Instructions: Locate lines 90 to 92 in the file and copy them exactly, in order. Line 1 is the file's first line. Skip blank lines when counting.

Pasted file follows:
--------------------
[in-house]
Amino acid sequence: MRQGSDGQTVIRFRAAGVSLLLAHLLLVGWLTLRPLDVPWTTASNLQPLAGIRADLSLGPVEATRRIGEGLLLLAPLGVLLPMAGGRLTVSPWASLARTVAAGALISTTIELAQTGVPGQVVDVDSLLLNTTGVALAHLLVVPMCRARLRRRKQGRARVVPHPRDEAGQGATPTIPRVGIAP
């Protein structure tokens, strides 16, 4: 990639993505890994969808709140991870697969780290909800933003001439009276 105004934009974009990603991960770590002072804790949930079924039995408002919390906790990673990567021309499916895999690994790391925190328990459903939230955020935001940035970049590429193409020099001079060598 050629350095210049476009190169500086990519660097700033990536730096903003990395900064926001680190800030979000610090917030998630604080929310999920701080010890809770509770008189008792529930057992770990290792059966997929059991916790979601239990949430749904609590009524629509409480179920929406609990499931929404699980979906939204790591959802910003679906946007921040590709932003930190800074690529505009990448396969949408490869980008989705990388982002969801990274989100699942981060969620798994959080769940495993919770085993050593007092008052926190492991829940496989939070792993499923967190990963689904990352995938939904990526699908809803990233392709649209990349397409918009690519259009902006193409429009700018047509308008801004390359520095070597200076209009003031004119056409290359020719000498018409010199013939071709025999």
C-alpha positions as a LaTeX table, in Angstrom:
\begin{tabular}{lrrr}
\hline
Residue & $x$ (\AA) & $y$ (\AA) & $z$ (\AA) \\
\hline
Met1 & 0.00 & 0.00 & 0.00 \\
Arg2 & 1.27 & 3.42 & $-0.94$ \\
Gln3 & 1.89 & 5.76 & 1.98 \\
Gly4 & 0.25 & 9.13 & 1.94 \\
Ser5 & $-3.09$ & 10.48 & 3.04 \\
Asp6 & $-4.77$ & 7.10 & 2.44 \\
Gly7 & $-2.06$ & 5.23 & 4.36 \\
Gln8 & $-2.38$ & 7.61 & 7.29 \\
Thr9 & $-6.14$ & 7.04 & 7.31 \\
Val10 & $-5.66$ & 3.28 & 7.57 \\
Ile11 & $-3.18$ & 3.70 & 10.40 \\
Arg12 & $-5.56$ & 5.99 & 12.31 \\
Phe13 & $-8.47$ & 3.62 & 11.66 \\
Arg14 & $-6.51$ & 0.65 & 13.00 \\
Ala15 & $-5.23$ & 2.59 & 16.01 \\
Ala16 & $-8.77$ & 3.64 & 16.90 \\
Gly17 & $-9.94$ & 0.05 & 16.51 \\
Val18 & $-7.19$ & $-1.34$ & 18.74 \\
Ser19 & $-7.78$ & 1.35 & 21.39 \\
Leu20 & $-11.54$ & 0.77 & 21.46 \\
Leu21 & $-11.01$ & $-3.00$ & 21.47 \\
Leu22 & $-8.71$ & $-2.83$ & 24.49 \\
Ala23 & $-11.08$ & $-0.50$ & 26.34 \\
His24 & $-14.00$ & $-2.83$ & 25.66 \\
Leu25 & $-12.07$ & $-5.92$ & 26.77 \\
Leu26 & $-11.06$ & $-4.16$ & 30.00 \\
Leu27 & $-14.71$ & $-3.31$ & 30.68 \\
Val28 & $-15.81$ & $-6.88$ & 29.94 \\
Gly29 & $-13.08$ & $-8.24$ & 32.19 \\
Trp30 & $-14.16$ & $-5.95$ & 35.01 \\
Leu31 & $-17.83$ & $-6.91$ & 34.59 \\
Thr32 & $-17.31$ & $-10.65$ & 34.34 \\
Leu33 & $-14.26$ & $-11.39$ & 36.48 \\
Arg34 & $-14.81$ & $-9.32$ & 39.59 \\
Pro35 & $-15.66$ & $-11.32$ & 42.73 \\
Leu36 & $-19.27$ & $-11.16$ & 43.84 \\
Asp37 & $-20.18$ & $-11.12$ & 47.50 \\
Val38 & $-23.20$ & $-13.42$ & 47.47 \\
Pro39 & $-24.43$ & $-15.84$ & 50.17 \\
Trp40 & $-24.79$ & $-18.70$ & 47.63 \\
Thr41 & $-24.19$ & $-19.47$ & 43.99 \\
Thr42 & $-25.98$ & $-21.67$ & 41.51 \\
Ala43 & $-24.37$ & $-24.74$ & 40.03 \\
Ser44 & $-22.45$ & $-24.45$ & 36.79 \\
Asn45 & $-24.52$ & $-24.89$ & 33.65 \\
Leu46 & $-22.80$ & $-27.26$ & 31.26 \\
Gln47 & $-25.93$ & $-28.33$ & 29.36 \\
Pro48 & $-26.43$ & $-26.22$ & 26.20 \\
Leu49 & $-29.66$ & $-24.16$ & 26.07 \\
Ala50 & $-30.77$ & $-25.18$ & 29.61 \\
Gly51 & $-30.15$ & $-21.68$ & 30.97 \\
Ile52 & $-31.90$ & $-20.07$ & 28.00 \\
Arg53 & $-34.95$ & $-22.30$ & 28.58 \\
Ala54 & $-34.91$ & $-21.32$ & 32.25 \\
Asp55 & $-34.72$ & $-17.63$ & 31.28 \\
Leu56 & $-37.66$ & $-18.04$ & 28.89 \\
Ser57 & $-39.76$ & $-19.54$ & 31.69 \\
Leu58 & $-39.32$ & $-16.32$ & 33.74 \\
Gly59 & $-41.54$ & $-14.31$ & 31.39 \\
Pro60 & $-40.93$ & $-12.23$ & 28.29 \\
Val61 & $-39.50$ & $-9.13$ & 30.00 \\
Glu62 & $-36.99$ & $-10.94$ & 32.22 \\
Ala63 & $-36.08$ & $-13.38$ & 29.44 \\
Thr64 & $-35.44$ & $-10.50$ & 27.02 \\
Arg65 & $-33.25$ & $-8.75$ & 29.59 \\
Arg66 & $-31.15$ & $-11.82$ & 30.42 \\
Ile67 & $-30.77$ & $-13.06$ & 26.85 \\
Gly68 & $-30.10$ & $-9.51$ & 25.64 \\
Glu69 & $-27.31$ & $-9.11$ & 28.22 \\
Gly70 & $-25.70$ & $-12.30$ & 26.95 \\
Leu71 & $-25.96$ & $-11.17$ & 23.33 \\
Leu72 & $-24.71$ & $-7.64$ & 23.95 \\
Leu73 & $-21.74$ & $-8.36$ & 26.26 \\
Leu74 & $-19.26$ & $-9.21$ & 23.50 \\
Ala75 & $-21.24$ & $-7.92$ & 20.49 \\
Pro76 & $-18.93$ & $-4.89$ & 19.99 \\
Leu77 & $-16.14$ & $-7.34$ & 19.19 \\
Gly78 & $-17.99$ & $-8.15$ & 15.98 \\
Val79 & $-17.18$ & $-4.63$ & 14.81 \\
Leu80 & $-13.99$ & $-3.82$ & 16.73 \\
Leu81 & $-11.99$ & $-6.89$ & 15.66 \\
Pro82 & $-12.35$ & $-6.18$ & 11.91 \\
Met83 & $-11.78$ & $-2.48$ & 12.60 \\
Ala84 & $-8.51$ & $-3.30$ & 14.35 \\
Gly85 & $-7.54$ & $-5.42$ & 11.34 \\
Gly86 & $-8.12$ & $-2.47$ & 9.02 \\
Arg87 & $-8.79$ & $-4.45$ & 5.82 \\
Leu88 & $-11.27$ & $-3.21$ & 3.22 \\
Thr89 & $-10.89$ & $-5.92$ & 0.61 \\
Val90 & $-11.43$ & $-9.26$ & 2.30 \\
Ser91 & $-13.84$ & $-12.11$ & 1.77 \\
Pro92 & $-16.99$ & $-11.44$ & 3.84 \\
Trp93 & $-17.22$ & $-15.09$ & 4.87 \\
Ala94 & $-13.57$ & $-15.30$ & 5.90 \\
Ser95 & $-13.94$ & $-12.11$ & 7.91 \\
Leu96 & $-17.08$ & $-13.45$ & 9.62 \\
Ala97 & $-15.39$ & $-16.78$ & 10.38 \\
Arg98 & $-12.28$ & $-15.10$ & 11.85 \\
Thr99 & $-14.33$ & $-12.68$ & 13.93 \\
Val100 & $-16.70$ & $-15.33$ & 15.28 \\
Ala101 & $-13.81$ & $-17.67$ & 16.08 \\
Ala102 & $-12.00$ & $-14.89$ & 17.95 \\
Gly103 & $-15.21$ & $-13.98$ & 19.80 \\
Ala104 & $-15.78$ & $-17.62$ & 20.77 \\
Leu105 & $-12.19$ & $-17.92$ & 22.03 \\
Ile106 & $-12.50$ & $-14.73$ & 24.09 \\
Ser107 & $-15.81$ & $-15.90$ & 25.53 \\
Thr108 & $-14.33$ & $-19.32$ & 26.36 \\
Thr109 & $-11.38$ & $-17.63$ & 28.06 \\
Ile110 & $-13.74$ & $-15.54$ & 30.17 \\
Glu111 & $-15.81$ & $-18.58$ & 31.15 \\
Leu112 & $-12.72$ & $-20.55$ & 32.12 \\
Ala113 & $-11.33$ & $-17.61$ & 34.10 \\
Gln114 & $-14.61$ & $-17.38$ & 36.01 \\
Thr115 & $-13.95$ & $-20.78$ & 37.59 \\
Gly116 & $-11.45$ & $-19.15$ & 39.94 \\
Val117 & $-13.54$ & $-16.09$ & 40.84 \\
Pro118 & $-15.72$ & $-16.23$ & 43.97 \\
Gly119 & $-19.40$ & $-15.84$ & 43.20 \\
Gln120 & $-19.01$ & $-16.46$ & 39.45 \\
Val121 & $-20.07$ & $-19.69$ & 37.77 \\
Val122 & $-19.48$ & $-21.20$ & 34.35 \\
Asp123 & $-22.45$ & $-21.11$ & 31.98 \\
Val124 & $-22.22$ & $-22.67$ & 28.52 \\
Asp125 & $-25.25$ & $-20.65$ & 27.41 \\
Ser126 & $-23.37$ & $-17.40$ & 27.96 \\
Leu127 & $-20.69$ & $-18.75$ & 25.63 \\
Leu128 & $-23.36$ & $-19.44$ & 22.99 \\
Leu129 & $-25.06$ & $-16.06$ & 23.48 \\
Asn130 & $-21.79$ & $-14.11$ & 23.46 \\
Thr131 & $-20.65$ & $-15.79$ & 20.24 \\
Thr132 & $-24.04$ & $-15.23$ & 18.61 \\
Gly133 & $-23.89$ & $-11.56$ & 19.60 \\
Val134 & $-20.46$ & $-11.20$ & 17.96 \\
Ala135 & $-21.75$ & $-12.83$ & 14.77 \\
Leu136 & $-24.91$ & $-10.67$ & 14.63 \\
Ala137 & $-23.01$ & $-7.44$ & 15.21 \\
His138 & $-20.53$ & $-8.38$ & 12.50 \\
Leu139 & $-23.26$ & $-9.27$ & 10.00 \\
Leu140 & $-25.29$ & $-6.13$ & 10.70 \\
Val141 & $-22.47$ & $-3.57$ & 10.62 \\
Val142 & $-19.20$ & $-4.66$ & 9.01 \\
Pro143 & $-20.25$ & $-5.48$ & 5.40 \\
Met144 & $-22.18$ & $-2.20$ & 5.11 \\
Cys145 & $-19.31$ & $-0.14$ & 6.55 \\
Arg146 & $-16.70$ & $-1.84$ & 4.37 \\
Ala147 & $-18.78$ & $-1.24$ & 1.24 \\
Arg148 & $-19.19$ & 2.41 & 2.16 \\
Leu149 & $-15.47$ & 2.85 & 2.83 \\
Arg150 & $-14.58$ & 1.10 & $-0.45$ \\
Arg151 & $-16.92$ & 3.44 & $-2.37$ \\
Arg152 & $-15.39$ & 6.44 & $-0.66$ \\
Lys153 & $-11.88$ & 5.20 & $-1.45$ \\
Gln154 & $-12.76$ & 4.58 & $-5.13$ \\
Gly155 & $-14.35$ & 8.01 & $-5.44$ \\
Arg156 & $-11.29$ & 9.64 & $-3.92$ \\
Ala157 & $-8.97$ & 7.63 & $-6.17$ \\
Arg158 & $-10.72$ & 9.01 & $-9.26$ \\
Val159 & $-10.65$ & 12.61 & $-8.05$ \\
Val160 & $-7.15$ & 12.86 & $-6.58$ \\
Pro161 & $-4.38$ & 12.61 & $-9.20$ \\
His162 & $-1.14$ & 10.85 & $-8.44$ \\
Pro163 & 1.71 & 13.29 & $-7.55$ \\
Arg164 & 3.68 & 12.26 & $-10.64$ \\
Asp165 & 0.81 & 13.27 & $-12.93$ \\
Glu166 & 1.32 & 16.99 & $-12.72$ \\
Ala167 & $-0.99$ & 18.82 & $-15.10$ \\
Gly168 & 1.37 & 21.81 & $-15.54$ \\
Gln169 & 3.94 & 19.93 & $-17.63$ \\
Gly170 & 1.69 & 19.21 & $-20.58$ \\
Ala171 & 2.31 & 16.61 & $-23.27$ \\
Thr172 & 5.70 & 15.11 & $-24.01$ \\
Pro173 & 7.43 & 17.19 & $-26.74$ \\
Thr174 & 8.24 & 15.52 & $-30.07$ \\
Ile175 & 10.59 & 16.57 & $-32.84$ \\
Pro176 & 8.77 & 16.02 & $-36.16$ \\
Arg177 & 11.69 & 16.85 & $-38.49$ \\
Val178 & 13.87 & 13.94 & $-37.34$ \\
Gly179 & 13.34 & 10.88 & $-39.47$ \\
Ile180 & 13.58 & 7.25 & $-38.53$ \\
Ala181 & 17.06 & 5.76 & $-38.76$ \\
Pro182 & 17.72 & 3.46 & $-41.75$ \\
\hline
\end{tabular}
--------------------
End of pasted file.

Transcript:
Pro82 & $-12.35$ & $-6.18$ & 11.91 \\
Met83 & $-11.78$ & $-2.48$ & 12.60 \\
Ala84 & $-8.51$ & $-3.30$ & 14.35 \\